Ireland has drawn down the first tranche of money under its bail-out agreement.

€5 billion has been paid by the European Financial Stability Mechanism to the National Treasury Management Agency today.

The country is expected to draw down €6.6 billion of funds later this month from the International Monetary Fund.

The NTMA received today's money at an interest rate of 5.5% from the EFSM.

Meanwhile, European Commission president Jose Manuel Barroso has urged European leaders to increase the size of the euro zone's debt crisis fund by their next summit in February.

The European Commission believes that the 'effective financing capacity' of the €440 billion fund 'must be reinforced and the scope of its activities widened,' Barroso told a news conference. He was echoing a call made in this morning's Financial Times by EU economic and monetary affairs commissioner Olli Rehn.

But a German government spokesman said such a debate on the fund was not needed at the moment.

Barroso was speaking in Brussels at the launch of a new economic report which kicks off a new era of tighter EU-wide economic governance.

'We are setting out to break new ground and to decisively improve the way in which we manage and co-ordinate our interdependent economies in the European Union,' said Barroso.

As a first step, the commission issued its first Annual Growth Survey, setting out 10 priorities, from reining in public debt to labour market reform. Its recommendations, requiring tailor-made solutions for the various states, are to be integrated into 2011 budgetary plans by the EU nations.

'In the absence of resolute policies, potential growth is likely to remain weak, at around 1.5%, in the coming decade, compared with 1.8% in 2001-2010,' the commission warned.

The report said the outlook was even worse in the euro zone, with growth 1.25% in the coming decade in the 17-nation single currency area compared with growth of 1.6% in 2001-2010.

The commission called for 'further efforts to eliminate premature retirement schemes and increase the statutory retirement age'.

The average retirement age in the EU was 61.4 years old in 2008. Pension reform is a hot issue in Europe. Moves in Greece and France to raise the retirement age last year as part of deeply unpopular austerity measures sparked strikes and massive protests.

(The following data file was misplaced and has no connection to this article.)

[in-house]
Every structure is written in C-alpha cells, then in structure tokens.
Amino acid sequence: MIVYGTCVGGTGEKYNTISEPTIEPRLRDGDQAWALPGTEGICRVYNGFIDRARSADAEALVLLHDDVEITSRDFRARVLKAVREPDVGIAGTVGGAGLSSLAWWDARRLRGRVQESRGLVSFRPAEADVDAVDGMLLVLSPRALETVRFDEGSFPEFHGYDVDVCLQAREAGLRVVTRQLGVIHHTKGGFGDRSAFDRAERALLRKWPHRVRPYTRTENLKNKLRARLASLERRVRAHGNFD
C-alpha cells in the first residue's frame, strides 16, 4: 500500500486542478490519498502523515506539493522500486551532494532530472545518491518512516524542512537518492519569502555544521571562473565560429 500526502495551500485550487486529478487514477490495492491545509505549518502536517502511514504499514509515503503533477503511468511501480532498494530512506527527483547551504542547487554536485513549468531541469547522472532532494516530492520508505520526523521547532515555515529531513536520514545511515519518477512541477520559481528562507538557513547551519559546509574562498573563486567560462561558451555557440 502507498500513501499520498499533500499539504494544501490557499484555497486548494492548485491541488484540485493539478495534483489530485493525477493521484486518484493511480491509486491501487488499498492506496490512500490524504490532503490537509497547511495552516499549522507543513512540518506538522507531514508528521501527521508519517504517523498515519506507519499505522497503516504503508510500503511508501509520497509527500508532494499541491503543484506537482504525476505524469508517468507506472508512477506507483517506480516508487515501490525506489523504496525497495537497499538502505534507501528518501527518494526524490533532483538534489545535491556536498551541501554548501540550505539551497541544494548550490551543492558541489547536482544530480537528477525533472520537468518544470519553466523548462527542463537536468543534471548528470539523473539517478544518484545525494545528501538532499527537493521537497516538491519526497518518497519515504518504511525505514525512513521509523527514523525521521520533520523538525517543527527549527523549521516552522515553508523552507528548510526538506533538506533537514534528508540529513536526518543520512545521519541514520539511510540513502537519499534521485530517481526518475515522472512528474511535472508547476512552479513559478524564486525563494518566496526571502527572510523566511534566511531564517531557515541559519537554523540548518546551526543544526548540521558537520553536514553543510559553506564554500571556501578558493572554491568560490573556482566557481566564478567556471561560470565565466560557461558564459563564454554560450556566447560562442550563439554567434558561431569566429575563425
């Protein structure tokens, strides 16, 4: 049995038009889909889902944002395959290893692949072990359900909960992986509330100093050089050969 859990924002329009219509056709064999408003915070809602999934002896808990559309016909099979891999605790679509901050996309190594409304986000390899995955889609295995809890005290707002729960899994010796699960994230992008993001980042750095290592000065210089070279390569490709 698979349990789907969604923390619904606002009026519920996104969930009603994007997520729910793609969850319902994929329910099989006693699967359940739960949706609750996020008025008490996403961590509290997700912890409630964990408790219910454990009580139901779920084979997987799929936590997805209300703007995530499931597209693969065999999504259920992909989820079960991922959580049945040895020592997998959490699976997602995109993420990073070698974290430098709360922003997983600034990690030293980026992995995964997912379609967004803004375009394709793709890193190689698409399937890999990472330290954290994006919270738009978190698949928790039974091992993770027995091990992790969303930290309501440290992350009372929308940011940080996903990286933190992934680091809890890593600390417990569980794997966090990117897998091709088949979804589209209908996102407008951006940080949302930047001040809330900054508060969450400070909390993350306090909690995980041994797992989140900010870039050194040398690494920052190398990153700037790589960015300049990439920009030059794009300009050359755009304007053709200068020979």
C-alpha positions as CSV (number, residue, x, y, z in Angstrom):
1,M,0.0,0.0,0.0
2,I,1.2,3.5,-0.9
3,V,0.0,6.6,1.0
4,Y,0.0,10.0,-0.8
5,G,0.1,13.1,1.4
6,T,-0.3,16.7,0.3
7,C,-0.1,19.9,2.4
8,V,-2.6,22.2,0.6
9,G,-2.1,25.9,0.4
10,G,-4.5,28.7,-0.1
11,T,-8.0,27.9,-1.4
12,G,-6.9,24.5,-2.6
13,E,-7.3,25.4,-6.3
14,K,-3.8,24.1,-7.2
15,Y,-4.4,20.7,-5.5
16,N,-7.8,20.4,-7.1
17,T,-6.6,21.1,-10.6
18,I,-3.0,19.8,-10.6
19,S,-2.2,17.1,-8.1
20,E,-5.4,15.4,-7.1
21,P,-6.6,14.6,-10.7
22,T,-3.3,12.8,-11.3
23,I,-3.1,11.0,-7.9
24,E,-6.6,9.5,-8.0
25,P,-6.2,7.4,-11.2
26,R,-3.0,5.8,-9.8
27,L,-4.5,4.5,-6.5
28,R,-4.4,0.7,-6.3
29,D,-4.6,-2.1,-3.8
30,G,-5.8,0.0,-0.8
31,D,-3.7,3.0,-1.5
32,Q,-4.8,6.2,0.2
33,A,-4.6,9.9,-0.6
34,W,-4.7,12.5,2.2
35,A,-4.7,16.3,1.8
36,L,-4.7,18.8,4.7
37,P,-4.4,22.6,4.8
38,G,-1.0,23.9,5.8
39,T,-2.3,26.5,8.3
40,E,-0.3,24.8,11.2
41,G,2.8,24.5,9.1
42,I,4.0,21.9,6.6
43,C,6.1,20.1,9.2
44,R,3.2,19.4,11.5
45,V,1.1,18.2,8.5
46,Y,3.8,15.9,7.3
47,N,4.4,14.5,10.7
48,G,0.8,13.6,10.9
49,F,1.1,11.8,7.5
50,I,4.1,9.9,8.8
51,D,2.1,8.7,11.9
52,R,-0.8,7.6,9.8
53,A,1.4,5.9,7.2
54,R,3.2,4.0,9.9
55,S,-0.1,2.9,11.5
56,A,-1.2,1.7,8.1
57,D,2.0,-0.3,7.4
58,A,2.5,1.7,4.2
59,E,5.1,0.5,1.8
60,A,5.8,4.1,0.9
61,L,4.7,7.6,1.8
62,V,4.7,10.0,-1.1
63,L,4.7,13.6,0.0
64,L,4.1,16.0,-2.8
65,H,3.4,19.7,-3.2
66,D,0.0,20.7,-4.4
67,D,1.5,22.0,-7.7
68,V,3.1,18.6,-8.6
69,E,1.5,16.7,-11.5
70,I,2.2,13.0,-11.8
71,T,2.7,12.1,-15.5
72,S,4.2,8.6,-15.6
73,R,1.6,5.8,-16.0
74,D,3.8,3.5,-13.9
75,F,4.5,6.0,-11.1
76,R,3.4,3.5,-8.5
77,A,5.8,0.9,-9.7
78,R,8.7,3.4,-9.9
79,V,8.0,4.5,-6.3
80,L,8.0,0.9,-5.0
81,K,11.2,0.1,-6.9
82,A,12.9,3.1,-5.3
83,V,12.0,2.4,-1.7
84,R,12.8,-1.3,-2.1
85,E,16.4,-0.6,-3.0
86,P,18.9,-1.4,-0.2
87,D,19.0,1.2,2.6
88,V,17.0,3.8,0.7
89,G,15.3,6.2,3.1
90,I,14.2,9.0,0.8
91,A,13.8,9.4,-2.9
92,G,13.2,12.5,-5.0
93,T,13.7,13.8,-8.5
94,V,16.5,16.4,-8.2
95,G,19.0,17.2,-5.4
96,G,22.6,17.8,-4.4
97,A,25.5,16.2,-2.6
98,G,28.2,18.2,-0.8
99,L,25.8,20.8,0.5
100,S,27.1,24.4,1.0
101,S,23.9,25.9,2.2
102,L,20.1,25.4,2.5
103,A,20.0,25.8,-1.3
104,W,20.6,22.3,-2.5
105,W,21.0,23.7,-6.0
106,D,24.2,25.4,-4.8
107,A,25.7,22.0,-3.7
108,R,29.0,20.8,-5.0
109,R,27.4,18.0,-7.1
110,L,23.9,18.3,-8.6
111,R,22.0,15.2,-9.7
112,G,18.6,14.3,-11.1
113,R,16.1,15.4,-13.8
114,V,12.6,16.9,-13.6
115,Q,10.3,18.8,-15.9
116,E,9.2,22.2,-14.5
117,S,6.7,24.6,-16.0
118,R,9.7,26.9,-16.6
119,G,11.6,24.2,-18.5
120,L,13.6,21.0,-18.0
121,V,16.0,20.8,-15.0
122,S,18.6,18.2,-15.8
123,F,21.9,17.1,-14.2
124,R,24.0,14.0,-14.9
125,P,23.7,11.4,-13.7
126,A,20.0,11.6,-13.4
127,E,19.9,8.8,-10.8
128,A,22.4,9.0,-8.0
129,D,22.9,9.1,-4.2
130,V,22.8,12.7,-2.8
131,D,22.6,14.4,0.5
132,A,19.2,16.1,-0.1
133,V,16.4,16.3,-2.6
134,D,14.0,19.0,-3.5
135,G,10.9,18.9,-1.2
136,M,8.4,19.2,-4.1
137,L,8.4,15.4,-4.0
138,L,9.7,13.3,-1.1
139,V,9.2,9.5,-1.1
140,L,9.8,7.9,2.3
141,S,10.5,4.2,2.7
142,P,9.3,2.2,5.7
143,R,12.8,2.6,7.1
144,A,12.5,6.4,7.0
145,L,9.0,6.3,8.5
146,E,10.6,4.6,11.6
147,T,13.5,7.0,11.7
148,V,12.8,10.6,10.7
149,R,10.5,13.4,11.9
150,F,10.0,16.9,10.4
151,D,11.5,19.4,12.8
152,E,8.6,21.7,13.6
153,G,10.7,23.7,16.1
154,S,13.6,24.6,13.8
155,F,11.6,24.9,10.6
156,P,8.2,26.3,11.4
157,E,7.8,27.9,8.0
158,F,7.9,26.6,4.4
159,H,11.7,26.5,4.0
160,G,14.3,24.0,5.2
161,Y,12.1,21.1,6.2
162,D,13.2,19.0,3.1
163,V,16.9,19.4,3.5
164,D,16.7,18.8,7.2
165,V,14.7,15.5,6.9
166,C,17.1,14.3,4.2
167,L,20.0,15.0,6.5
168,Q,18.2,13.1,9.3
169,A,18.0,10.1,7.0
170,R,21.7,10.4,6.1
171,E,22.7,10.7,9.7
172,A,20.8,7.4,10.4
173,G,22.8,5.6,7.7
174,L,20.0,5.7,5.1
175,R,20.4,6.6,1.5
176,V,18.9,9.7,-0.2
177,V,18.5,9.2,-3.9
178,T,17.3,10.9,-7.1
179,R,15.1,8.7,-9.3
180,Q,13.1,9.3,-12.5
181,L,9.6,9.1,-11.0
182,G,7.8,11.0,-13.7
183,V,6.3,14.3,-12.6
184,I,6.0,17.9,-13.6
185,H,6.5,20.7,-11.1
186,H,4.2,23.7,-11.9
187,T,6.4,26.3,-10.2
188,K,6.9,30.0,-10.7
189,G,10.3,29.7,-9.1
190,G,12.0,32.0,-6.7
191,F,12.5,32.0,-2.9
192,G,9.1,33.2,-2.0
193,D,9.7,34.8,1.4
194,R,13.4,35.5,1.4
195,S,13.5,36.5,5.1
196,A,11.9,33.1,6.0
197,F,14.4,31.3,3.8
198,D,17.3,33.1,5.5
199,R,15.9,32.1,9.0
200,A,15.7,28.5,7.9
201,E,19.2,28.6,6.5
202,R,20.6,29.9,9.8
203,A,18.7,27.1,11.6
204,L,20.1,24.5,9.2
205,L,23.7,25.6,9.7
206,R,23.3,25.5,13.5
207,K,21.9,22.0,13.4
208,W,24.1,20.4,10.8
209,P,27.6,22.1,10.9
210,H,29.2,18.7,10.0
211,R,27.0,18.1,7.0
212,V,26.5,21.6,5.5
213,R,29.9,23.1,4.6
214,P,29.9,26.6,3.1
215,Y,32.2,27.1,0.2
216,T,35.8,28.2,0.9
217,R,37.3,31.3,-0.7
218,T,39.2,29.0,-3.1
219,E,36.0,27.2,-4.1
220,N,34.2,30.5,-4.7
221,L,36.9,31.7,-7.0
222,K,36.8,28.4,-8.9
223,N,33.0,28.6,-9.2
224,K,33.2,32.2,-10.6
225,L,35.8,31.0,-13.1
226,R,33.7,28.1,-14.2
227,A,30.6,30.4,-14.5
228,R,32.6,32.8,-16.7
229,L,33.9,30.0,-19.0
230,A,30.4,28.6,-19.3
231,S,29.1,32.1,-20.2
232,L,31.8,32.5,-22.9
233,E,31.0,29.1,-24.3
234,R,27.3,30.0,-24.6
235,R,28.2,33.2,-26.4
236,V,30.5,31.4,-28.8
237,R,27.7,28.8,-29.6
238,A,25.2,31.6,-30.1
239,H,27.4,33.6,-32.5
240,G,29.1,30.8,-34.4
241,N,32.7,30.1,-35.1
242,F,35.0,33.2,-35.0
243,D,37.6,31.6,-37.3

The survey issued by the commission marked the beginning of the 'European semester', a six-month exercise which will allow EU authorities to scrutinise national budgets and reform packages before they are voted by legislatures.

The semester culminates in the summer with recommendations from the commission that governments will have to take into account for their 2012 budgets. The initiative was agreed last year in order to avoid the sort of budgetary debacles that led to massive bail-outs of Greece and Ireland.

It also marks a turning point in Europe's integration, taking the EU closer to economic governance and co-ordination.

The survey warned that government debt in the EU was expected to reach 79% of gross domestic product in 2010, 20 percentage points over the 2007 level. The EU's Stability and Growth Pact requires governments to keep their public deficits under 3% of GDP and debt at no more than 60% of GDP.

The pact also asks EU states to reduce their structural budget deficit by 0.5% of GDP every year. But the commission said the target 'would clearly be insufficient' in many EU member states to bring the debt to GDP ratio close to the threshold in the foreseeable future.

Rescue fund debate 'makes no sense' - Germany

Germany has shot down proposals to boost Europe's emergency fund for euro zone countries, saying such as a debate was not needed at the moment.

'The German government finds at the moment that it makes no sense, and first and foremost that it is unnecessary, to talk about expanding the rescue mechanism,' government spokesman Steffen Seibert told reporters.

'This is not the time to announce to the world or to discuss publicly whether an expansion might be necessary some day,' he told a regular government briefing. Mr Seibert added that just 10% of the European Financial Stability Facility (EFSF) had been used so far, bailing out Ireland in late 2010.